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Re: science category

On 04/19/17 03:14, Jonathan Perkin wrote:
* On 2017-04-19 at 07:18 BST, Jason Bacon wrote:

I did a poll among XSEDE campus champions about a year ago and at that time
about 80% of HPC clusters were running CentOS or a derivative such as
Scientific Linux.  Most of the remaining clusters were running RHEL.

I cited HPC and CentOS because pkgsrc serves an unmet need there.  However,
many scientists who don't need HPC or commercial software (and are probably
running Ubuntu now) will also warm up to pkgsrc as the scientific software
collection grows.  It will simply make sense for them to use the same
package manager as their collaborators who have to use RHEL derivatives.
Are they aware of the EL6 and EL7 binary packages that we provide?
They are updated daily from pkgsrc trunk so should always have the
latest software available:

If not, I'd appreciate getting the word out.  I advertised them on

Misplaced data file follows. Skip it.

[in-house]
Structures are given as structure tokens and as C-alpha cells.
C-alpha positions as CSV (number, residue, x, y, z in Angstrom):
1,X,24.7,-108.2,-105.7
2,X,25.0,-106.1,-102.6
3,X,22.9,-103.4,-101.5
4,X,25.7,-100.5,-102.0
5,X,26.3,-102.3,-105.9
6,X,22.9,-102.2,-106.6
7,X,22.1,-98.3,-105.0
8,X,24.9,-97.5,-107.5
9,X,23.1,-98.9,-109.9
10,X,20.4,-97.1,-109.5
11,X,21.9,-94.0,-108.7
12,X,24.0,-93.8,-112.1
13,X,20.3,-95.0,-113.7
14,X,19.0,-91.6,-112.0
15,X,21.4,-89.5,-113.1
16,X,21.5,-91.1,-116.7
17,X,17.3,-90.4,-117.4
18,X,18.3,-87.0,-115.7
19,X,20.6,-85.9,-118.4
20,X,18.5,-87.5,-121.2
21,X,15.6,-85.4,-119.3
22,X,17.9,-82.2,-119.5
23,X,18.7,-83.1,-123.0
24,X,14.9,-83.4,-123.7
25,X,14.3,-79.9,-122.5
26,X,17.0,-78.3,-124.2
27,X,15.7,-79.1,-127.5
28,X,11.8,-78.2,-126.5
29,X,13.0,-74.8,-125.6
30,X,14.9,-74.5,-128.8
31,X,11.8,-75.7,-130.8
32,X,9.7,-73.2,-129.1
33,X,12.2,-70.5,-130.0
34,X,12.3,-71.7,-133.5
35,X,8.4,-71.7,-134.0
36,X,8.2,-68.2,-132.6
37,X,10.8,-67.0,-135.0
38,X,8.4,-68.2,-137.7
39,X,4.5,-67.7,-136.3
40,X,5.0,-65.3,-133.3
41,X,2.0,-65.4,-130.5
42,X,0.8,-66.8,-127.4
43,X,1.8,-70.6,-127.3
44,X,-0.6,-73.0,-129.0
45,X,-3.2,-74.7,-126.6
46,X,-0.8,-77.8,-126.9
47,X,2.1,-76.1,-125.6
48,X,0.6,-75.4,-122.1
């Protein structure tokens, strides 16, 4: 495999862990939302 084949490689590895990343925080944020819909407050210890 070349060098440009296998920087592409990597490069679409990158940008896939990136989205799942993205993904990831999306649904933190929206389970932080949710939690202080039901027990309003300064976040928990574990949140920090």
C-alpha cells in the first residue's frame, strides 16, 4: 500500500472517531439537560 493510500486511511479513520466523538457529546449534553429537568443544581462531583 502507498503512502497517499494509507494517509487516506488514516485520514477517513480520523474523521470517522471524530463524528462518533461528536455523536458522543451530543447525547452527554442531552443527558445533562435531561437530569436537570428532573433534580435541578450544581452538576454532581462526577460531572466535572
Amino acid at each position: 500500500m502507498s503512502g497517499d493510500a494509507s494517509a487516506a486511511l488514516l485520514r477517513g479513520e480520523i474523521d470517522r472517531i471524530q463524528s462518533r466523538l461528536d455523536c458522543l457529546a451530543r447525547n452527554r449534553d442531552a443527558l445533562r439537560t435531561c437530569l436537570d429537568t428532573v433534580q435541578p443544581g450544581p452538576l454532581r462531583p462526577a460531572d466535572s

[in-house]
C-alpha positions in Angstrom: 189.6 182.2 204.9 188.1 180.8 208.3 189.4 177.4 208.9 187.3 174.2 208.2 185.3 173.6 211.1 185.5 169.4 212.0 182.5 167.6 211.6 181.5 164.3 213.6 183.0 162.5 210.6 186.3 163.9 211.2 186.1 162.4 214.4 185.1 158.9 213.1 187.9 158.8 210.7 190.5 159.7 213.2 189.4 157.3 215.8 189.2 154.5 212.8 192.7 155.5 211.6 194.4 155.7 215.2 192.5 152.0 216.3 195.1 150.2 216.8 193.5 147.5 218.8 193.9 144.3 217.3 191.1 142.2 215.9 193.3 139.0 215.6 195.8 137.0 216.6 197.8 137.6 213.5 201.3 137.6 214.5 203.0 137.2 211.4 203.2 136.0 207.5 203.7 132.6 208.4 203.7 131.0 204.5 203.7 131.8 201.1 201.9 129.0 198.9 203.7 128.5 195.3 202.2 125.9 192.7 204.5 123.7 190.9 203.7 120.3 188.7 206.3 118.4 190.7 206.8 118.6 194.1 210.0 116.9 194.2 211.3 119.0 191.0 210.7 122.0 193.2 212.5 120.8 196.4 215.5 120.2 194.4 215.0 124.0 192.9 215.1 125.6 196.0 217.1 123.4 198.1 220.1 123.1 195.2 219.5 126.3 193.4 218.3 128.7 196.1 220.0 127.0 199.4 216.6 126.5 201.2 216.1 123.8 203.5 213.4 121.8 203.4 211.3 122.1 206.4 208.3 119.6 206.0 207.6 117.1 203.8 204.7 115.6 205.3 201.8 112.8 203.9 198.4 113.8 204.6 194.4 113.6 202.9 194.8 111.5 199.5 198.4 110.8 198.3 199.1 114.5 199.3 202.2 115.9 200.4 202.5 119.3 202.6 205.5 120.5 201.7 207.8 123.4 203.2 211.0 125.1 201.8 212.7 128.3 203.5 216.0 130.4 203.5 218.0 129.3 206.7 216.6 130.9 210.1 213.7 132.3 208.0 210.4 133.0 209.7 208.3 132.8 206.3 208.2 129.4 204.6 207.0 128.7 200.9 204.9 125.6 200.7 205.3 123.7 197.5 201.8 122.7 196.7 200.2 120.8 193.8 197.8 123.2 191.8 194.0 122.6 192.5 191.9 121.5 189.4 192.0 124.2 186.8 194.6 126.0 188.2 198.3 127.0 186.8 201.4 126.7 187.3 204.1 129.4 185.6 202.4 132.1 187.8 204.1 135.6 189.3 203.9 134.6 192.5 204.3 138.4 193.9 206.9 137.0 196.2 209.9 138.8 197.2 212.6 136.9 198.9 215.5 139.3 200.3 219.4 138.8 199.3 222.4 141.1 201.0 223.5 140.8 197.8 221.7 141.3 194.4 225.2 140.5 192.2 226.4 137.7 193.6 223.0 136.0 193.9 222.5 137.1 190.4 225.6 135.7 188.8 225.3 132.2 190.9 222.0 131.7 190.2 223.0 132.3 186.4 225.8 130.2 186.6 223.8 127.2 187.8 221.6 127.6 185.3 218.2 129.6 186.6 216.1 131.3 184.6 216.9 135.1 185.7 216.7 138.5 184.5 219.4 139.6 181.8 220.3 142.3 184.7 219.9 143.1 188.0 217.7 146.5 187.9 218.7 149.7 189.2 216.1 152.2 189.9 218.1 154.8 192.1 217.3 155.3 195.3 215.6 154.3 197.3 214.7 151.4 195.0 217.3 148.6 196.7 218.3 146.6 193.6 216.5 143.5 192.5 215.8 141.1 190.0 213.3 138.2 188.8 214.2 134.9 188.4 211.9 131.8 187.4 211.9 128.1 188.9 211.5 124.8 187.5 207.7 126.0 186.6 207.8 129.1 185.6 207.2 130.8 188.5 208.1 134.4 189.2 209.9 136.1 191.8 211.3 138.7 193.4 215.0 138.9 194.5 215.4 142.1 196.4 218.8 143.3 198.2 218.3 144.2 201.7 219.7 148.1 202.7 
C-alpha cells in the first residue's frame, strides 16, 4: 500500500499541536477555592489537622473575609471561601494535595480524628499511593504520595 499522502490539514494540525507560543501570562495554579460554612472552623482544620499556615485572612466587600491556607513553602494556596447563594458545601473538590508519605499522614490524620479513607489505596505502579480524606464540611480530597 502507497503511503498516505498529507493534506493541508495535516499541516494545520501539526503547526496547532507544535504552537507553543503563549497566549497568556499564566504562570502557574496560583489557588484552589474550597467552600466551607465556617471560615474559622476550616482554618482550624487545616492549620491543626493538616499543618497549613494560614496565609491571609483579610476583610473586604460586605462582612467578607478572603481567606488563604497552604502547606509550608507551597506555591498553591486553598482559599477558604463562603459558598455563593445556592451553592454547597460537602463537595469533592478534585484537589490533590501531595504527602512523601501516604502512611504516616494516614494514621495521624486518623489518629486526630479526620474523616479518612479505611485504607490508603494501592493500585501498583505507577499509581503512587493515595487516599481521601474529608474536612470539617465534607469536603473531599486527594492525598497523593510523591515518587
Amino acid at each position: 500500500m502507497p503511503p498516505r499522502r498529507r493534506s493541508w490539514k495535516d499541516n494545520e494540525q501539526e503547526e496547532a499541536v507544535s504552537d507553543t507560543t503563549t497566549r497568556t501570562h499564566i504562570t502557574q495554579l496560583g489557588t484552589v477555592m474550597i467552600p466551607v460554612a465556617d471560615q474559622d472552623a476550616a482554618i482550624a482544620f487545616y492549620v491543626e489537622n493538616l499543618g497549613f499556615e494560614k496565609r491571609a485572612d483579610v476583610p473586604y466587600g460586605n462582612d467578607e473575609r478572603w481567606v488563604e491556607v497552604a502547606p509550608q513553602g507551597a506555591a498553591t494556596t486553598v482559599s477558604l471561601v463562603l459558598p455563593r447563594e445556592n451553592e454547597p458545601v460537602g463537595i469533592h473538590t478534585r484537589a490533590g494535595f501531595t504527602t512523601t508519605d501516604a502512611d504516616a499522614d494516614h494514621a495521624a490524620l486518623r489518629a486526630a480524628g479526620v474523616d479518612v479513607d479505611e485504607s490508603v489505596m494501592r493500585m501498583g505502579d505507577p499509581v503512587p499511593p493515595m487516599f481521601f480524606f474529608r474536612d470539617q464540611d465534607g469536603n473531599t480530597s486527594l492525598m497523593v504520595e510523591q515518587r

some of the CentOS/Scientific lists a while ago but didn't get many


Thanks, Jonathan!  These will be a big help.

The fact that the collection is continuously updated actually makes it unsuitable for a lot of scientific research, though. Many researchers need to keep a software installation static for the duration of a study since newer versions might alter results.

One of the beauties of pkgsrc, though, is the inherent ability to install multiple snapshots on the same machine under a prefix of your choosing. For research tools, we have snapshots available over NFS in /sharedapps/pkg-2017Q1, etc. to provide continuity. Users just load the module for a particular snapshot and they're on their way. This is a lighter and simpler solution than containers or other methods people often use.

On my clusters, I also keep a pkgsrc tree on the local disk of each node in /usr/pkg for system tools (SLURM, subversion, git, editors, etc). Your binary packages should work well for this once the necessary packages are committed and vetted.

My plan is to build packages for the /sharedapps snapshots and provide them to the community. It's all approved and in the works, but it's just a matter of man-hours. I'm 1 of 1.5 FTEs supporting research computing for most of the university and I spend most of my time responding to immediate needs. The project is inching forward, though...



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